We pry the lips of mussels open
to drink the steamed, buttered broth 
and spear 
            a bit of flesh with the prongs
of a tiny fork. Our server brings a bowl
to hold discarded blue-
                       black shells, more
bread with which to sop up the juices. Eat
slow, she says; and so we should,  
                                  now there's   
no way to delay the marshes' emptying, the seas'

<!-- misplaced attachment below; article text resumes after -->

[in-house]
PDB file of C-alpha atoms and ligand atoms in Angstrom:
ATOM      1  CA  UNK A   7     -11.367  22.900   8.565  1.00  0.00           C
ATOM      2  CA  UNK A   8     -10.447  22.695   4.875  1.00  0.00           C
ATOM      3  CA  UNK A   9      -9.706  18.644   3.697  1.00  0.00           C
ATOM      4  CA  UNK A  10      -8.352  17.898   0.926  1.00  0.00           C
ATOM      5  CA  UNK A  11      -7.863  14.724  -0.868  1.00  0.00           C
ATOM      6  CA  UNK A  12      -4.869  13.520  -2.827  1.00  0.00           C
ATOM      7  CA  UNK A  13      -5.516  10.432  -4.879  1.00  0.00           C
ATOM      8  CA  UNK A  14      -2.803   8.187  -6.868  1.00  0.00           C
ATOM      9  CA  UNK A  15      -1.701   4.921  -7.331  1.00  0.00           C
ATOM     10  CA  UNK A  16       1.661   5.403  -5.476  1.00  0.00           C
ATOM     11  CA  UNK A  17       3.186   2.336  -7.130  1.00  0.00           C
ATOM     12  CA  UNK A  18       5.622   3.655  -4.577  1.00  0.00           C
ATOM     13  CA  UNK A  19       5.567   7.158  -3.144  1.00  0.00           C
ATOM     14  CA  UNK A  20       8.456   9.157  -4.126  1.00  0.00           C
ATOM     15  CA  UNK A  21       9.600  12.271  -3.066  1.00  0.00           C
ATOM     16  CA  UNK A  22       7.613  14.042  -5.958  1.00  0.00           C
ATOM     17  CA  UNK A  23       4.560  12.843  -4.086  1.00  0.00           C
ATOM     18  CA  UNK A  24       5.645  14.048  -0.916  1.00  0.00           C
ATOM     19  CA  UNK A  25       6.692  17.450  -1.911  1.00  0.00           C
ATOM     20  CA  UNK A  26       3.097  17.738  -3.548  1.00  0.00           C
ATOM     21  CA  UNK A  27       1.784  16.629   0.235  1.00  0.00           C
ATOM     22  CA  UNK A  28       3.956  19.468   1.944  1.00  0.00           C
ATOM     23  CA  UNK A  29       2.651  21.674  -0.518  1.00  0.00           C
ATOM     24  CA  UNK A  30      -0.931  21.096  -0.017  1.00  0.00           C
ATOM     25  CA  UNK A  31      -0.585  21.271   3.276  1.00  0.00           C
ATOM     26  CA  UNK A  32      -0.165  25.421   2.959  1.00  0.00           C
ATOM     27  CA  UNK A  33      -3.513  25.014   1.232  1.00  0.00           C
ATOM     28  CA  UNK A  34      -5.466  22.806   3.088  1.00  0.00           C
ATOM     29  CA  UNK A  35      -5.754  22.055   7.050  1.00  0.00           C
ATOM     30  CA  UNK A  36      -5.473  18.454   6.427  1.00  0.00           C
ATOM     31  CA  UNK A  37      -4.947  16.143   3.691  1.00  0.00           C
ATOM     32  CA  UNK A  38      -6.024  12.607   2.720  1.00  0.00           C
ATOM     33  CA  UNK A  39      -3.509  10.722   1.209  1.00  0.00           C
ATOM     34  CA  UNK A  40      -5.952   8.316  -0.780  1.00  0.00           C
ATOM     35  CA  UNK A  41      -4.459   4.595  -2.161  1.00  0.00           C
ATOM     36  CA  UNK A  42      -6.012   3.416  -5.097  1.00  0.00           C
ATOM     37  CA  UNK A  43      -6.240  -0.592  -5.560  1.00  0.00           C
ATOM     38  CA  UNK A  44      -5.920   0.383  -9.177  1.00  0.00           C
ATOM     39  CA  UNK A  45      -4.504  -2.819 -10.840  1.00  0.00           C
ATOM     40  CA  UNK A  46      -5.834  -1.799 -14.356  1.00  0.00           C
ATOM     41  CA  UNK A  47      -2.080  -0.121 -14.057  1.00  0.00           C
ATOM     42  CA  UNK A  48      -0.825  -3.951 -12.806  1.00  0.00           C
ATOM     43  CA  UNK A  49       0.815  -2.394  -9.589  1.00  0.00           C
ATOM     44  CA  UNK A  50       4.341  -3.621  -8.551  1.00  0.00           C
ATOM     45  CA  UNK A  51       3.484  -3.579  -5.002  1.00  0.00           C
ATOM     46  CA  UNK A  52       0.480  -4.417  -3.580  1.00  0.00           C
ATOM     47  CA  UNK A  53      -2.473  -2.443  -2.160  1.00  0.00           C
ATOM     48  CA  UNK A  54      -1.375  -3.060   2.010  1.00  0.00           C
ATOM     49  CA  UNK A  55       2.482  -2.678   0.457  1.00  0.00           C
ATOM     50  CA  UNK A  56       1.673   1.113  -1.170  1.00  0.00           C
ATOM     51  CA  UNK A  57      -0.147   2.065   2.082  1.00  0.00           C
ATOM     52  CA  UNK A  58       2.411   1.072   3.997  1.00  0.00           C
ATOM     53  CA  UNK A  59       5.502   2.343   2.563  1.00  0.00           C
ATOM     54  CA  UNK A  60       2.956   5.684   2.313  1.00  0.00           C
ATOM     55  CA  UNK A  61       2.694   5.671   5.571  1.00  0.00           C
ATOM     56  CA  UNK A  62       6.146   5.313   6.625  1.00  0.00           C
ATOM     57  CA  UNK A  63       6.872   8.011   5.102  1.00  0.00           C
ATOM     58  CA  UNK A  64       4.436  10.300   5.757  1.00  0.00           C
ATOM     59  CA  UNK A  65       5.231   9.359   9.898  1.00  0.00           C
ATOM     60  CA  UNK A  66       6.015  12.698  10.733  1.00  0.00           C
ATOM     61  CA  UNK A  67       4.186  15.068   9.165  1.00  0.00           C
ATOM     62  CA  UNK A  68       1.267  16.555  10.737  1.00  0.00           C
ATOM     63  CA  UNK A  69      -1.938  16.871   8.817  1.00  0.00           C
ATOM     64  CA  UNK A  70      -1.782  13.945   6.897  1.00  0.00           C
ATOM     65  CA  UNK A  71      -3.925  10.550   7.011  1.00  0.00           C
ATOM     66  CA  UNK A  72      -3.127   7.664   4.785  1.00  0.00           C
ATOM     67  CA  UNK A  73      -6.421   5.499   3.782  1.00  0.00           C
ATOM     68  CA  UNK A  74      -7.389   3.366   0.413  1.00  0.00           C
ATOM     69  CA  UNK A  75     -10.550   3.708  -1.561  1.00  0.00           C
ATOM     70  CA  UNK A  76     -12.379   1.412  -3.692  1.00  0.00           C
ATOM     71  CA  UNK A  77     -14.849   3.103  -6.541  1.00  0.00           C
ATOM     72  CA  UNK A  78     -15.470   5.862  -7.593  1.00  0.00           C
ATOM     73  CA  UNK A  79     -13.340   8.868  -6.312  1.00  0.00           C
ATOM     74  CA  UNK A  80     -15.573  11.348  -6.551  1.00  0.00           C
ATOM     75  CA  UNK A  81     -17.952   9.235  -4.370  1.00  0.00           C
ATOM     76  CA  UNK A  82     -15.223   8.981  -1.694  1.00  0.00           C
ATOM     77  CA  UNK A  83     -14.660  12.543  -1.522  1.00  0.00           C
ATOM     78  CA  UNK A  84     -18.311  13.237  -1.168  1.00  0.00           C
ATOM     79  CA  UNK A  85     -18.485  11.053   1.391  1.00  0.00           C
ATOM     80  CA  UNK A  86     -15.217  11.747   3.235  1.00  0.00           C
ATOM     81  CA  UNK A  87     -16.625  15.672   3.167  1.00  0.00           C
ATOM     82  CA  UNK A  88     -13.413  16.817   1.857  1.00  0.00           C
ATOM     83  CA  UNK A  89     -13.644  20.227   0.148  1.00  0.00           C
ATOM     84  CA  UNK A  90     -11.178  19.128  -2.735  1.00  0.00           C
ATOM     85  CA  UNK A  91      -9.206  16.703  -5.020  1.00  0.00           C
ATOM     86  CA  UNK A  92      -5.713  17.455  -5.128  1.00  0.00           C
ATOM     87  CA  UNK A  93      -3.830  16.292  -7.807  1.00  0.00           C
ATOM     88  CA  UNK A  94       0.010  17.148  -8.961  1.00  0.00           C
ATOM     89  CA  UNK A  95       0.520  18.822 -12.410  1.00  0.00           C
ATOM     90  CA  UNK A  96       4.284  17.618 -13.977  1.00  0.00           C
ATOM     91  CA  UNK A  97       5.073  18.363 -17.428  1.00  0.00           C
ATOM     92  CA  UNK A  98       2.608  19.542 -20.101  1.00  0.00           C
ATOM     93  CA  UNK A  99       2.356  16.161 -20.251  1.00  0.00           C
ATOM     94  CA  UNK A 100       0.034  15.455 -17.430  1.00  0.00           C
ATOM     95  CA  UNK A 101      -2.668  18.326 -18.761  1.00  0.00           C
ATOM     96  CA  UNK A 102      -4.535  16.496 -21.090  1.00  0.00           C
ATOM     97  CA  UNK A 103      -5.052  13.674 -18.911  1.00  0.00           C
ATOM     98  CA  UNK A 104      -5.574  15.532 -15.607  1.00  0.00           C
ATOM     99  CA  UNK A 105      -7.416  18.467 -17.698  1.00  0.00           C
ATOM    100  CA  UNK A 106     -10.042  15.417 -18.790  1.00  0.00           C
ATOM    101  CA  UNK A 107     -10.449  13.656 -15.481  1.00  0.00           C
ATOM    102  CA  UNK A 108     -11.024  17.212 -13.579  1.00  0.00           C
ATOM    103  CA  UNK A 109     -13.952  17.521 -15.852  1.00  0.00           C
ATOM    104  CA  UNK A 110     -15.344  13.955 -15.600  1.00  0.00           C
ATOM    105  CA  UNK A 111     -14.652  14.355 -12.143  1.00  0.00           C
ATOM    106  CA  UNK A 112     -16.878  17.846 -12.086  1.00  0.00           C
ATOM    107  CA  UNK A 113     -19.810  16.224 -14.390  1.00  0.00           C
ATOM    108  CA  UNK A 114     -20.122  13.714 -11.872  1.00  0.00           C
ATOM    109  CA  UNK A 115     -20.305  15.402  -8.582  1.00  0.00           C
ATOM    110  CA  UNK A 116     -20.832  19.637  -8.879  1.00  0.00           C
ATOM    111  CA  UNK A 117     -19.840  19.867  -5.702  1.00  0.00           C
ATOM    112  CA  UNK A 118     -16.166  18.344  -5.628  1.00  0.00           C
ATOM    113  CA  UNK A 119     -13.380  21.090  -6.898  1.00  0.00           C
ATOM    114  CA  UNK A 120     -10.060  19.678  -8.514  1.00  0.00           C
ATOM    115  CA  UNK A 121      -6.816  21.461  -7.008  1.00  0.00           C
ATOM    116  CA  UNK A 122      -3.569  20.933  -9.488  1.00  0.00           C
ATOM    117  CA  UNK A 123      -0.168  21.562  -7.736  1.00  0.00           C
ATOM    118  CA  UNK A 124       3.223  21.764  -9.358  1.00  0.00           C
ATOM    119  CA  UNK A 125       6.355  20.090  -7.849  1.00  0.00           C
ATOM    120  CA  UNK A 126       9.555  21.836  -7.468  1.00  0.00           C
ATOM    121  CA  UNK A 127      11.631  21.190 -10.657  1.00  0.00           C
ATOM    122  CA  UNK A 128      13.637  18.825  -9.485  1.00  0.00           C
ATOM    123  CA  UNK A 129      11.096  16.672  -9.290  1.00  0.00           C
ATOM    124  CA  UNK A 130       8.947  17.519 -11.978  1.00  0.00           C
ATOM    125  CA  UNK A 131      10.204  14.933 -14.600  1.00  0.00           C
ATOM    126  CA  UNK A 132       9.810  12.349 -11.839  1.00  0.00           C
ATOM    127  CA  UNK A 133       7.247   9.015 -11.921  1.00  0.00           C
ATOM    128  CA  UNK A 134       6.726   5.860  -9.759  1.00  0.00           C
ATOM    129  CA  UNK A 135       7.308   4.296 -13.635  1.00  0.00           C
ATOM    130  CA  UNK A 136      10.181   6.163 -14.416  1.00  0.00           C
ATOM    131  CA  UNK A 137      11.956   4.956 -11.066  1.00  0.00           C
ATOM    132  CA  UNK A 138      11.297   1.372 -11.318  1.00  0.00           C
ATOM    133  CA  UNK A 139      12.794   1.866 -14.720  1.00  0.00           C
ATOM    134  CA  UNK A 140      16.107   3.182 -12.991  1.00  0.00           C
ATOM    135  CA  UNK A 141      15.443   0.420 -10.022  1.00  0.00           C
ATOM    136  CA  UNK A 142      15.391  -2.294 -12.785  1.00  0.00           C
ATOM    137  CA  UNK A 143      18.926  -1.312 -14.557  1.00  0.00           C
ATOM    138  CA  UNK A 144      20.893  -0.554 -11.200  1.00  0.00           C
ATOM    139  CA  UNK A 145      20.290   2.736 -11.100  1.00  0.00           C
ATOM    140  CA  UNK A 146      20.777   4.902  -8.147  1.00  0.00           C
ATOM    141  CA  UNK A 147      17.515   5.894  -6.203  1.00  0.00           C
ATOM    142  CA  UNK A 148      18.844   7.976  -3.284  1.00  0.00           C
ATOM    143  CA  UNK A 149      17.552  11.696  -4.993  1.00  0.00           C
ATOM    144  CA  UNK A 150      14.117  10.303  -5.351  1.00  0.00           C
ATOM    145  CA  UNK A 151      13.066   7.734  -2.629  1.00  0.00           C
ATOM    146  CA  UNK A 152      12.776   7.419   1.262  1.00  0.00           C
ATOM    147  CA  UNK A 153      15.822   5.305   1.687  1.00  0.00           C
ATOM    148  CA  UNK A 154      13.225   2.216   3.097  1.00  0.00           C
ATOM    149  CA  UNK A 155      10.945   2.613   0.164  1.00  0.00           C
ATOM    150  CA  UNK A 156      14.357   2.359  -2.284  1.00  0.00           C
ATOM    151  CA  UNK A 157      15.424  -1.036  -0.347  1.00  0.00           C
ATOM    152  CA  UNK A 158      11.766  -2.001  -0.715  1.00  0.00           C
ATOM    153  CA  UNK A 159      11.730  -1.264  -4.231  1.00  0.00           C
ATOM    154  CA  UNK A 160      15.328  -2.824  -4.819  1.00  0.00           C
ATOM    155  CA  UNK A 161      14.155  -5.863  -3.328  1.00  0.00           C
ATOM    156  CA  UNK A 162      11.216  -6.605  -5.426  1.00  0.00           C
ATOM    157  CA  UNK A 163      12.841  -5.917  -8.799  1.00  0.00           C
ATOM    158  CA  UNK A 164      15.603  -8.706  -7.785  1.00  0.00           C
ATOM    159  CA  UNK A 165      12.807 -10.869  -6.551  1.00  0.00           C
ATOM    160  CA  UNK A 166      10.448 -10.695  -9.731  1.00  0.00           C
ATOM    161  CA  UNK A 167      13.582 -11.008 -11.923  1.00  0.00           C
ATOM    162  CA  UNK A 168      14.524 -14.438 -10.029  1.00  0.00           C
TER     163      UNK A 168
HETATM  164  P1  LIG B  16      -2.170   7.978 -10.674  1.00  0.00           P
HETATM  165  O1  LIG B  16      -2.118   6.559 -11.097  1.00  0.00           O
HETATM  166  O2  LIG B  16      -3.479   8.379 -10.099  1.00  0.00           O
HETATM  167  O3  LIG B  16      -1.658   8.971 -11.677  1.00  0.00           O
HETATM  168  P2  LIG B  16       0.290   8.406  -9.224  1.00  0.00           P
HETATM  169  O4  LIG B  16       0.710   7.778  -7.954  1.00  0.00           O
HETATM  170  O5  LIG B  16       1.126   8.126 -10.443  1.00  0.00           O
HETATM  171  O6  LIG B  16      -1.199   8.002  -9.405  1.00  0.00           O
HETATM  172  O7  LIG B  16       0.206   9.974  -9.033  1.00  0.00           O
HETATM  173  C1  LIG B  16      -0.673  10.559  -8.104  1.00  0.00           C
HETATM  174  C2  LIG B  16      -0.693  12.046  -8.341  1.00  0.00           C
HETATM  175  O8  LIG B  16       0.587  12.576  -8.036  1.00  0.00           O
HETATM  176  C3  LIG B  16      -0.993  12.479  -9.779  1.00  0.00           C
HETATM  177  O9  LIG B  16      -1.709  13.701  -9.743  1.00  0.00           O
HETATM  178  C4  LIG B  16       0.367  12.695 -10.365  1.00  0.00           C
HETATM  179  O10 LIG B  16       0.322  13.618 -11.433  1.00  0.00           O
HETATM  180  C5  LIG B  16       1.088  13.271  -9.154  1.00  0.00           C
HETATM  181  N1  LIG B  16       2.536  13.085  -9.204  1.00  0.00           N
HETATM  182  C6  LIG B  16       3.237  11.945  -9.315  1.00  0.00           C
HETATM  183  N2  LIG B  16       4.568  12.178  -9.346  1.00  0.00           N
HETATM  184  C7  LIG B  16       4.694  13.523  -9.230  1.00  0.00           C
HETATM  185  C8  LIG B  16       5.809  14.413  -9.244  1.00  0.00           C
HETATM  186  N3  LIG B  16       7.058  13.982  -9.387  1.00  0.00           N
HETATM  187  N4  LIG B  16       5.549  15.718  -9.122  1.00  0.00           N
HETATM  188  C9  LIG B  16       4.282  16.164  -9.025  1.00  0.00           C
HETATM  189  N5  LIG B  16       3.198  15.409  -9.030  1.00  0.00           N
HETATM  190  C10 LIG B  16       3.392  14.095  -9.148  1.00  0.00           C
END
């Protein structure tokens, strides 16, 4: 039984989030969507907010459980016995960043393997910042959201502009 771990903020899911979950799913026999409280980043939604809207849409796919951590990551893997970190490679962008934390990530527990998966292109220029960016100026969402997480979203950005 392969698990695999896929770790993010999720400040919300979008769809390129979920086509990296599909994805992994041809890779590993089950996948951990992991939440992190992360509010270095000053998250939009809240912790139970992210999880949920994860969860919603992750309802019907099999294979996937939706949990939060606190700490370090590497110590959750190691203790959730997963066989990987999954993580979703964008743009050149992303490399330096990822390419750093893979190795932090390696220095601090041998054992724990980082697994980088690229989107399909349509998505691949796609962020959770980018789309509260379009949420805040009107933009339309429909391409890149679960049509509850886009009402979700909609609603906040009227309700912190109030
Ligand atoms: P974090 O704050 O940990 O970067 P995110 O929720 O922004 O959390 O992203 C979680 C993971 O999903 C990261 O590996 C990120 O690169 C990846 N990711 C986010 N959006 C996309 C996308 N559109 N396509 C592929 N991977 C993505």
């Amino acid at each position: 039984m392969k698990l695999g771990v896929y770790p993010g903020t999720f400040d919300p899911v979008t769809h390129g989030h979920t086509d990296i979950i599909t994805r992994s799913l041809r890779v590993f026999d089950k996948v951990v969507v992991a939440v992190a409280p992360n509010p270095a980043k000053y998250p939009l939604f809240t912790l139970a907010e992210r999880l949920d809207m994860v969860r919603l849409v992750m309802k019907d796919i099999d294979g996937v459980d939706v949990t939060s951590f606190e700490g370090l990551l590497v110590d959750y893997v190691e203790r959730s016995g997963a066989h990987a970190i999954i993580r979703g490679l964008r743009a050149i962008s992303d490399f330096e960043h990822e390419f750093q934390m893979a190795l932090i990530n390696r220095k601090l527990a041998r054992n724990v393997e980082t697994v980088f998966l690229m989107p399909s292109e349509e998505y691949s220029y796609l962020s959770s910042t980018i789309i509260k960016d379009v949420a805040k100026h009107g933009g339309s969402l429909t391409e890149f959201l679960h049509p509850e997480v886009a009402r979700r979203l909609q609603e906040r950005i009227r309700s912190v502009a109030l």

leaching of their sustaining salt. The moon
is that much nearer 
                     and that century swings 
low already, dips down looking for the last spaces 
in our bodies untouched 
                        by the tang of rust. 

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